In the message below, "Maude" speaks of attending lawn parties. Perhaps she wore her finest Dodge Bros. shoes there?
Postmark: Providence (RI) June 14, 1912 11:30 AM, Edgewood Station
Dear Jeanette, Glad you let me know about the lawn party. Will be out if it don't rain, will see you there. I cannot get out very early. I had a great thing happen to me to-night. Will tell you all about it when I see you. Tell Elizabeth that Nora Gilligan has been ve…

Attractive Anchorage

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Entrance to Marblehead Harbor Marblehead, Massachusetts Thursday Challenge is a weekly thematic collaboration of bloggers.
This week's theme is "attractive."
For more attractive posts click here.

When You Thought It Couldn't Get Any Crazier...

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SURFING ALPACA!

What's next? A surfing elephant?

Copley in Shadow

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Copley Square, Boston, Massachusetts For more shadow shots click here.

Nothing Could Be Finer

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How delightful it must have been to stroll the promanade in front of the massive Cushing House Hotel on Salisbury Beach showing off your latest fine summer hat.
The Cushing House is gone now, burned to the ground even before this author's birth. I never saw it and I'm ancient!. It was replaced by a roller coaster and Dodgem cars. Even those are gone now, replaced by condos.
There is now a replica of the old bandstand on the center promanade.
I found it interesting that the flags had to be painted in as the camara's shutter speed must have been to slow for the photo.
Salisbury Beach has always been a destination resort respite for the mill towns upstream on the Merrimack River. This card was sent up river to Methuen which is about 20 miles from this location.
Why was the penny stamp licked and placed on the card's front side? That mystery might go unsolved, but the card did make it to it's destination's post office of Lawrence just next to Methuen.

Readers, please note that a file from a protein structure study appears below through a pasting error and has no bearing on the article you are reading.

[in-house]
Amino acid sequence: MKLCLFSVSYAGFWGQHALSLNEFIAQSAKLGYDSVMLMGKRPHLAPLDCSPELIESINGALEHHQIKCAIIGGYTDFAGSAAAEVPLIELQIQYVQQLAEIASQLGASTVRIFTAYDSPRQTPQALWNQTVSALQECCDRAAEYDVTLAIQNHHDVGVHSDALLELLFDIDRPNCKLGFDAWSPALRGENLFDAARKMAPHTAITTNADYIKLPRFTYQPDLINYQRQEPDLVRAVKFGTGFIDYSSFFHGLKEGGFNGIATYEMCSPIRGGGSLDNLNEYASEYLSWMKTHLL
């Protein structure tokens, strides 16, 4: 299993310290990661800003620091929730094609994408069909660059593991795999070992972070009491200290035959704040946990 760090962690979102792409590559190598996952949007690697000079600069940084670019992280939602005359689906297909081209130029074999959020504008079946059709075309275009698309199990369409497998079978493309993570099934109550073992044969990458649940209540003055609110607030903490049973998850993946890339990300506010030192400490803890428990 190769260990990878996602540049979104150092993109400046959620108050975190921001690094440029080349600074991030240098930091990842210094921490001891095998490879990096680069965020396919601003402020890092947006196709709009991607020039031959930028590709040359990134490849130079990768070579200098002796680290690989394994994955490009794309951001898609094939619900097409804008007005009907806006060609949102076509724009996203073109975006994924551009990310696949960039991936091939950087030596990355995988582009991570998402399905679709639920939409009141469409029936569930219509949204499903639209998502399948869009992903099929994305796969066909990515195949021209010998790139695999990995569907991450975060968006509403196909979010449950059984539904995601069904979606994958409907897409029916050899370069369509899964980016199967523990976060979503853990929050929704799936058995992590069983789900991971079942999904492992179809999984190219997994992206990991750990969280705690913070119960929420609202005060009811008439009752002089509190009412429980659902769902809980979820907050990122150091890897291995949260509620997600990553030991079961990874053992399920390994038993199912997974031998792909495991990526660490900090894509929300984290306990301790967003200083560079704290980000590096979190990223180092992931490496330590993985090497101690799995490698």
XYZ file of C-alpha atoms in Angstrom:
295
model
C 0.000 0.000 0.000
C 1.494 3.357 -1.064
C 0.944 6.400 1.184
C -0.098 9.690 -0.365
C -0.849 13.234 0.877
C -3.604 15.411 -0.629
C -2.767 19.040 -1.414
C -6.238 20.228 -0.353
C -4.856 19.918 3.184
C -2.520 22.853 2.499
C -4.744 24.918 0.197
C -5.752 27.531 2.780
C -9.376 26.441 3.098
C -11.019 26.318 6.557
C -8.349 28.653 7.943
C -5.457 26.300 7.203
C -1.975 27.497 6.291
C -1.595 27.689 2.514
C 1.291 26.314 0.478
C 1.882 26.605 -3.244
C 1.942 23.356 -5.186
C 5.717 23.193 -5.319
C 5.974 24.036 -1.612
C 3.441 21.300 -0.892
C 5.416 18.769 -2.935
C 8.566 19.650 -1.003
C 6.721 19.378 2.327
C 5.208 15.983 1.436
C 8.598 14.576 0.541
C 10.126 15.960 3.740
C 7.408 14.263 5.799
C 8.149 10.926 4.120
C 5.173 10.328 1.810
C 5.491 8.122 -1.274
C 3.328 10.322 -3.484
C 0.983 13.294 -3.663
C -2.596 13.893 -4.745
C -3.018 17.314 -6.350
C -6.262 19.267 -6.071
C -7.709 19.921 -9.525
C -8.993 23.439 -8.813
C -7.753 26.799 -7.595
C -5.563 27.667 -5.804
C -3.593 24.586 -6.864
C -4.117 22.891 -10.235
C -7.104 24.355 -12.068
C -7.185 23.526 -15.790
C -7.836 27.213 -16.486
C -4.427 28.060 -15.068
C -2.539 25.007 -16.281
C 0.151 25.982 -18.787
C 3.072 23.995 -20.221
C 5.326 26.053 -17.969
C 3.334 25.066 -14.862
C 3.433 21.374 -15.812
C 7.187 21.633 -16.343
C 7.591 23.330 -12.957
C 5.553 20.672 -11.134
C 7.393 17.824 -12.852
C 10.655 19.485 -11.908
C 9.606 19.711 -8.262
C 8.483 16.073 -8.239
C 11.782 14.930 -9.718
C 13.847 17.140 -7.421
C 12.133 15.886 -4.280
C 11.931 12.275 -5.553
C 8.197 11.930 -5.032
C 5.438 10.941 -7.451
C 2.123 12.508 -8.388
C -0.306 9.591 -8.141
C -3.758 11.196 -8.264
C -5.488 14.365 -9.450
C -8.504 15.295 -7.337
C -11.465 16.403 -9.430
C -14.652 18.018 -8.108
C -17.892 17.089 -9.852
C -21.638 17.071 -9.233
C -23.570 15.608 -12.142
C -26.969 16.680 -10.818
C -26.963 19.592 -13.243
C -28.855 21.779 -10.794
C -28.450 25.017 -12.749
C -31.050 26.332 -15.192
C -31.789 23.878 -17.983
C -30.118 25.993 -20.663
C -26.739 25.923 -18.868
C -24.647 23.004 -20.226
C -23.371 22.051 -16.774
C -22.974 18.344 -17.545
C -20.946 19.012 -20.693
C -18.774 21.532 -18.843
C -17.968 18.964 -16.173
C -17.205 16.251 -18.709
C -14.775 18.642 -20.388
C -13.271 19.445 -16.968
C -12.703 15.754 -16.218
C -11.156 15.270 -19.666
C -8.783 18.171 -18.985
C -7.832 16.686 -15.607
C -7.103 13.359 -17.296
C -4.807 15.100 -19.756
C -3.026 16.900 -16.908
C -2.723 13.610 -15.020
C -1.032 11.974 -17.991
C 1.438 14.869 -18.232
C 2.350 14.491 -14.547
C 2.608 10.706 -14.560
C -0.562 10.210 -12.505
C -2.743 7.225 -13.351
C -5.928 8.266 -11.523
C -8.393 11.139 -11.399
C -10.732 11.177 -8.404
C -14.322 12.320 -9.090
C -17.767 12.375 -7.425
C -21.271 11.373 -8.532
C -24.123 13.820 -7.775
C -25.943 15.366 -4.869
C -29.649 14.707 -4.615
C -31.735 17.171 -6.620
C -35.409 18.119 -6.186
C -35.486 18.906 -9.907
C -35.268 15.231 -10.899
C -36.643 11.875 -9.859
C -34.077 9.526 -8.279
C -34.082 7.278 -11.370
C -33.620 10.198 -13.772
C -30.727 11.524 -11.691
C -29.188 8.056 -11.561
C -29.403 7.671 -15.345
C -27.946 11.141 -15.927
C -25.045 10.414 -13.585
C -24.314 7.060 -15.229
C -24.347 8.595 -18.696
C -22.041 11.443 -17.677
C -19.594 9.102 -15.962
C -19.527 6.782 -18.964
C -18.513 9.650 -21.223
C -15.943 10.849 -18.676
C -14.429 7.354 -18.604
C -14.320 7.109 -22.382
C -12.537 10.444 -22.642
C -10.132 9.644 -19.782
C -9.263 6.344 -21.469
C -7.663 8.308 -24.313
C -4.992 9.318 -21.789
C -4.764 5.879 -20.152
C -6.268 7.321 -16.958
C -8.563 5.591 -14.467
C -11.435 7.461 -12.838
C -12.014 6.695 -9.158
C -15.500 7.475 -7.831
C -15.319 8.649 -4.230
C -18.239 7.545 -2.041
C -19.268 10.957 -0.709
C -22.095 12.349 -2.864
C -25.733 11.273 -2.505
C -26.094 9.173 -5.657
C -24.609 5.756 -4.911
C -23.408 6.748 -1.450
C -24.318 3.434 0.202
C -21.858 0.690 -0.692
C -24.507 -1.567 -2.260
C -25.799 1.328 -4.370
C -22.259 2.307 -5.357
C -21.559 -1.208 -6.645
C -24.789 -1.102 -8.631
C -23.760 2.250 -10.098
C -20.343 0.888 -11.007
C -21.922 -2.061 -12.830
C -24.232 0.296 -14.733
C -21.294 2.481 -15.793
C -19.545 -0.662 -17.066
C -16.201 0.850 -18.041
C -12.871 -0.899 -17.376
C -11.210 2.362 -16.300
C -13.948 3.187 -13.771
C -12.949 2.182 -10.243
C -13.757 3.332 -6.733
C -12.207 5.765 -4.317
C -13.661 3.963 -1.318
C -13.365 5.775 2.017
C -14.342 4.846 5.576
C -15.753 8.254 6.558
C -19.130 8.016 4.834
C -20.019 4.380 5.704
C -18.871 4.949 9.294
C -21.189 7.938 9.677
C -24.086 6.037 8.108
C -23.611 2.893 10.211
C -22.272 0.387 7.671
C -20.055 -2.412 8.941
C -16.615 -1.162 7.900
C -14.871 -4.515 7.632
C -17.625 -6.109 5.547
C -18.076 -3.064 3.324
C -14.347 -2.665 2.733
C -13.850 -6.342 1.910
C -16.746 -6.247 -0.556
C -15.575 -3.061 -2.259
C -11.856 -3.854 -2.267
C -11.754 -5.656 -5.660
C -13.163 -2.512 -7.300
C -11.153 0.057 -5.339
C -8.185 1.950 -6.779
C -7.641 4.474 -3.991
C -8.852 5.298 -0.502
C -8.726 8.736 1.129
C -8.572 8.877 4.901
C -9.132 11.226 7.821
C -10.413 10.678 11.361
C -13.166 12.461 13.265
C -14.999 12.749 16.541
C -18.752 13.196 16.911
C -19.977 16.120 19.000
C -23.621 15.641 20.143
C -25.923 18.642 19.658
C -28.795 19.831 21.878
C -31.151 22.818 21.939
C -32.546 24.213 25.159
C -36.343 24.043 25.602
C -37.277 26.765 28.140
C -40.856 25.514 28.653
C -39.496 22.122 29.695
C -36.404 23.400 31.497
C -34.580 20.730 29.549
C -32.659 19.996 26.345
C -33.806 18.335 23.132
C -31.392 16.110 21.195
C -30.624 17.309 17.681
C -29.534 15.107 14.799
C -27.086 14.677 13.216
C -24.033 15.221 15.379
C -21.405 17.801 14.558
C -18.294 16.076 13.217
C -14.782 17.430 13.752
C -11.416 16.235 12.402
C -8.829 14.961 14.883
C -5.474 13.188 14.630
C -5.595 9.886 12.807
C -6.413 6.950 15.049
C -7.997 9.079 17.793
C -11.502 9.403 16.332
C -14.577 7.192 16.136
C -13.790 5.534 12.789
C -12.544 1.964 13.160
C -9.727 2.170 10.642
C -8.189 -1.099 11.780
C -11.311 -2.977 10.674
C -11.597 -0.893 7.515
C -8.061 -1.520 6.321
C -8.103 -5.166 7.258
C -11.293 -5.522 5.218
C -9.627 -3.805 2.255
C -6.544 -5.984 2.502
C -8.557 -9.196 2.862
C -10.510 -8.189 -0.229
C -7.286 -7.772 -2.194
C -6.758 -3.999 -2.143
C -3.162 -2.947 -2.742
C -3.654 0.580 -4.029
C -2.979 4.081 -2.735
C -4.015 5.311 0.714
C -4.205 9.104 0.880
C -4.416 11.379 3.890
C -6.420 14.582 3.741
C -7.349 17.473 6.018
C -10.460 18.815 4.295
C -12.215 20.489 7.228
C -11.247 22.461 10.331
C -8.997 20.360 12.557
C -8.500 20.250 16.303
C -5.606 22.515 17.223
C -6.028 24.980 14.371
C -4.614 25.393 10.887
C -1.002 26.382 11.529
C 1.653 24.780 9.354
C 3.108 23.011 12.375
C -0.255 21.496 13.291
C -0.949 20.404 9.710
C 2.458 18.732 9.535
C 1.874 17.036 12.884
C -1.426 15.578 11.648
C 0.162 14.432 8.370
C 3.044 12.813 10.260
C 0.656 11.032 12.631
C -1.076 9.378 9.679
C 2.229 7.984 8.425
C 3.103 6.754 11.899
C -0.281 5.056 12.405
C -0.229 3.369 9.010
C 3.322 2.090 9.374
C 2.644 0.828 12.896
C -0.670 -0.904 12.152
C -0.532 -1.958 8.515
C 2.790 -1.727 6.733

The author s…

Sunset Serenity

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There's something about a sunset that fills me with wonder. Maybe it's the reflection on the day just passed or what  it is that tomorrow will bring. What ever it is, this is the most tranquil part of my day which I  earnestly seek. Thursday Challenge is a weekly thematic collaboration of bloggers.
This week's theme is "wonderful."
To find more "wonderful" click here.

Super Dog

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Can your dog do this?

Flag Shadow

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Shadow of the Flag Fort Sewall Marblehead, Massachusetts For more shadowshots click here.

Telling Time

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Last week I featured an authentic New England white clapboard church in my Sepia Saturday post. This week I have another one a bit closer to home. In fact I attended this church as a child.

This is the East Parish United Methodist Church in Salisbury, Massachusetts. It was built in 1834 by, as legend has it, workers who were offered a barrel of rum as payment. I guess rum was good to barter with in those days.

The unique feature is the clock. It is actually owned by the town and funds are still appropriated for it's maintainence. This is one last vestage of when parishes were set up in Massachusetts Bay Colony and became an official state church.

The clock face is not made up up numbers, either Arabic or roman, but made up of letters. They spell out "MEMORIALGIFT." I've seen this on a few other public clocks as well. The church owned bell above is connected to the timing mechanism and strikes out the hour and half hour.

Some time in the 1960's someone got the bri…